Volatile Sedation in Reversible Cerebral Vasoconstriction Syndrome: A Case Report

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Reversible cerebral vasoconstriction syndrome (RCVS) is characterized by reversible multifocal narrowing of cerebral arteries heralded by sudden (thunderclap) headaches with or without neurological deficits, resolving within 3 months. It often occurs in the peripartum period. To date, the ideal treatment remains unclear. Here, we report the case of a 31-year-old primigravida who presented with intracranial hemorrhage and went on to develop RCVS and acute respiratory distress syndrome over the course of her illness. Her condition was further complicated by uterine atony and septic shock.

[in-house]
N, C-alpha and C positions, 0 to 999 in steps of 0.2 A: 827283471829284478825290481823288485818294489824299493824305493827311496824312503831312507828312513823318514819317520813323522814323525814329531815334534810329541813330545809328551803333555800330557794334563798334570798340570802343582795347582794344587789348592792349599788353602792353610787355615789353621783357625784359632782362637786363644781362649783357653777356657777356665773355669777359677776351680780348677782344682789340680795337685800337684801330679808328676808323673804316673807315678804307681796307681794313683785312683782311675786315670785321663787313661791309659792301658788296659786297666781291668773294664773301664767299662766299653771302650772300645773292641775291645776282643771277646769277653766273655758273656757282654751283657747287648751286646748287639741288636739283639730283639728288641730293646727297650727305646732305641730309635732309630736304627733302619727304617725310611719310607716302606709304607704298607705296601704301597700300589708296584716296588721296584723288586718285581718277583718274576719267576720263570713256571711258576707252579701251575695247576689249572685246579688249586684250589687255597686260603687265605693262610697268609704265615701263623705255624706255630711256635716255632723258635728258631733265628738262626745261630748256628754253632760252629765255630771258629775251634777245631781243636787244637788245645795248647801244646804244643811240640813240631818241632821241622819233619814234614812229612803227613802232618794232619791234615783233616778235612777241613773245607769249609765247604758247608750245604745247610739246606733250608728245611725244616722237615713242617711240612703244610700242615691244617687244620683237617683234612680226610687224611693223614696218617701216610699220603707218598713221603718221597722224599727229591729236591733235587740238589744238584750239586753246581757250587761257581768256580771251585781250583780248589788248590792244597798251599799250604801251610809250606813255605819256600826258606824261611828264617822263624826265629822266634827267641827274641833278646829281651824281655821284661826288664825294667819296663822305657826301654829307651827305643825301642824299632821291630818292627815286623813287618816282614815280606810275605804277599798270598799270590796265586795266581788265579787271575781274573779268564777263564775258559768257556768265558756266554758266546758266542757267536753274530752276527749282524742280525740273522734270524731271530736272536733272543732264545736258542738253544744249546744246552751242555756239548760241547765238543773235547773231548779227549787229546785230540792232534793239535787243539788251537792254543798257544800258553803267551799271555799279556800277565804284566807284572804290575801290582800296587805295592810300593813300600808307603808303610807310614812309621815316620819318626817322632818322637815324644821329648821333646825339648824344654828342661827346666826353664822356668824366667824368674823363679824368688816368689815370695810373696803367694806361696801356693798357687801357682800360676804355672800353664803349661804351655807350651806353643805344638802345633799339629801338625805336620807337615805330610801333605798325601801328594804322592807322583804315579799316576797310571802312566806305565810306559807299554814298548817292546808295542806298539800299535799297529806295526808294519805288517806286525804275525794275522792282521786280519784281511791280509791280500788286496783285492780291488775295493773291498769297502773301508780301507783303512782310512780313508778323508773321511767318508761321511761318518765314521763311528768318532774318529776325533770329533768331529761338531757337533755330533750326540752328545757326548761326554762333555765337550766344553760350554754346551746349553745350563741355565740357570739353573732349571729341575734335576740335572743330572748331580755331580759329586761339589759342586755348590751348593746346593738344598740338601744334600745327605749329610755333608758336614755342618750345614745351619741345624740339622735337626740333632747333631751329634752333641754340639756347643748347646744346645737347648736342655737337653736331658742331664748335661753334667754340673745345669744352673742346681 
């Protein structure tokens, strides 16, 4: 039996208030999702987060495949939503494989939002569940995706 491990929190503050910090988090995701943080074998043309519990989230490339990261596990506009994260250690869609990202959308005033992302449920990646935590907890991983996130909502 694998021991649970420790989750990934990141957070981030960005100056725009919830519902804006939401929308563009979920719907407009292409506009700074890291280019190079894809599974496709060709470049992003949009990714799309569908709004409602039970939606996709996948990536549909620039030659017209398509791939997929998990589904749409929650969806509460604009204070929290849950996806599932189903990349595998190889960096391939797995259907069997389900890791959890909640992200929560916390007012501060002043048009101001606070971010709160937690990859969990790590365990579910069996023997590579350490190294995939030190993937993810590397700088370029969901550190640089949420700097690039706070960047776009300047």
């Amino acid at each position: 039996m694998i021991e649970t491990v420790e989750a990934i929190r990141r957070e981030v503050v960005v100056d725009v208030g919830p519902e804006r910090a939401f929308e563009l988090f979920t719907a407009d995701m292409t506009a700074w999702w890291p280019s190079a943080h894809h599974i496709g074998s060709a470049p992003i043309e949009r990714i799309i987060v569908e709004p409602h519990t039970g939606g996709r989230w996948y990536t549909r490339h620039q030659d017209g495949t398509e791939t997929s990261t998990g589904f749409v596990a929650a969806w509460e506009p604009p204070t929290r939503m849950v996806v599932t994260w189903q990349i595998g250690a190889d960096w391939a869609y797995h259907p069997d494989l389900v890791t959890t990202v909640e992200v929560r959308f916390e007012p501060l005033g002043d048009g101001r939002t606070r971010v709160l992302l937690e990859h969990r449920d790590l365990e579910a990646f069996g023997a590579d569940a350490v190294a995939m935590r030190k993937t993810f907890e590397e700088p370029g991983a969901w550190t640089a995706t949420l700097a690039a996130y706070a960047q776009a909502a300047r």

We describe for the first time the use of short-acting volatile sedation for prone positioning in acute respiratory distress syndrome during RCVS.

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